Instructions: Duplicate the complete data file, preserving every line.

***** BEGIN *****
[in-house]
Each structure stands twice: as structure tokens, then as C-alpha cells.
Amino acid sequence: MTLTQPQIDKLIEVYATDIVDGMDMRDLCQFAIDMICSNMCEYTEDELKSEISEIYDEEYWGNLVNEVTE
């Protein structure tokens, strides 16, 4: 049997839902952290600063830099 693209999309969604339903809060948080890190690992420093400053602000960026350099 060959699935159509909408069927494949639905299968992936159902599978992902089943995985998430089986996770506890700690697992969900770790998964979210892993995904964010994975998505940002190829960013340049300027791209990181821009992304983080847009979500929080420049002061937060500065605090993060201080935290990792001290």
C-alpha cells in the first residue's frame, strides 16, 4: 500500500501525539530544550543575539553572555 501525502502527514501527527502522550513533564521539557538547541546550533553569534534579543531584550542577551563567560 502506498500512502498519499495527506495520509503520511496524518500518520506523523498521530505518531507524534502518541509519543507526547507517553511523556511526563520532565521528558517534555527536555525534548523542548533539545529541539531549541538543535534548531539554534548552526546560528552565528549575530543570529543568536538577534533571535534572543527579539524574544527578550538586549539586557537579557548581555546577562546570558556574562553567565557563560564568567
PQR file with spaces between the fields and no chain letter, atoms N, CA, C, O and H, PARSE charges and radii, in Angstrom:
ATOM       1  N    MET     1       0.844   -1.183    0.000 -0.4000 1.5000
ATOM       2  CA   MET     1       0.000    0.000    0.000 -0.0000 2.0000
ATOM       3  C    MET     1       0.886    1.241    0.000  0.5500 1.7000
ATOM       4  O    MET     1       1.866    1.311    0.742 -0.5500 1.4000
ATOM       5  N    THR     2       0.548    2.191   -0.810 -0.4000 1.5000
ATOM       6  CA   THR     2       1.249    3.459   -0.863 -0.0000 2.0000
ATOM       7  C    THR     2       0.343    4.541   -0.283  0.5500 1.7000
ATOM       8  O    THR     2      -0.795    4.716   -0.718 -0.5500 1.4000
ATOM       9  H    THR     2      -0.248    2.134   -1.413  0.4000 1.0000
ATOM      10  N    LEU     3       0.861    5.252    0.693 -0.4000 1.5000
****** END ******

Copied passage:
[in-house]
Each structure stands twice: as structure tokens, then as C-alpha cells.
Amino acid sequence: MTLTQPQIDKLIEVYATDIVDGMDMRDLCQFAIDMICSNMCEYTEDELKSEISEIYDEEYWGNLVNEVTE
């Protein structure tokens, strides 16, 4: 049997839902952290600063830099 693209999309969604339903809060948080890190690992420093400053602000960026350099 060959699935159509909408069927494949639905299968992936159902599978992902089943995985998430089986996770506890700690697992969900770790998964979210892993995904964010994975998505940002190829960013340049300027791209990181821009992304983080847009979500929080420049002061937060500065605090993060201080935290990792001290």
C-alpha cells in the first residue's frame, strides 16, 4: 500500500501525539530544550543575539553572555 501525502502527514501527527502522550513533564521539557538547541546550533553569534534579543531584550542577551563567560 502506498500512502498519499495527506495520509503520511496524518500518520506523523498521530505518531507524534502518541509519543507526547507517553511523556511526563520532565521528558517534555527536555525534548523542548533539545529541539531549541538543535534548531539554534548552526546560528552565528549575530543570529543568536538577534533571535534572543527579539524574544527578550538586549539586557537579557548581555546577562546570558556574562553567565557563560564568567
PQR file with spaces between the fields and no chain letter, atoms N, CA, C, O and H, PARSE charges and radii, in Angstrom:
ATOM       1  N    MET     1       0.844   -1.183    0.000 -0.4000 1.5000
ATOM       2  CA   MET     1       0.000    0.000    0.000 -0.0000 2.0000
ATOM       3  C    MET     1       0.886    1.241    0.000  0.5500 1.7000
ATOM       4  O    MET     1       1.866    1.311    0.742 -0.5500 1.4000
ATOM       5  N    THR     2       0.548    2.191   -0.810 -0.4000 1.5000
ATOM       6  CA   THR     2       1.249    3.459   -0.863 -0.0000 2.0000
ATOM       7  C    THR     2       0.343    4.541   -0.283  0.5500 1.7000
ATOM       8  O    THR     2      -0.795    4.716   -0.718 -0.5500 1.4000
ATOM       9  H    THR     2      -0.248    2.134   -1.413  0.4000 1.0000
ATOM      10  N    LEU     3       0.861    5.252    0.693 -0.4000 1.5000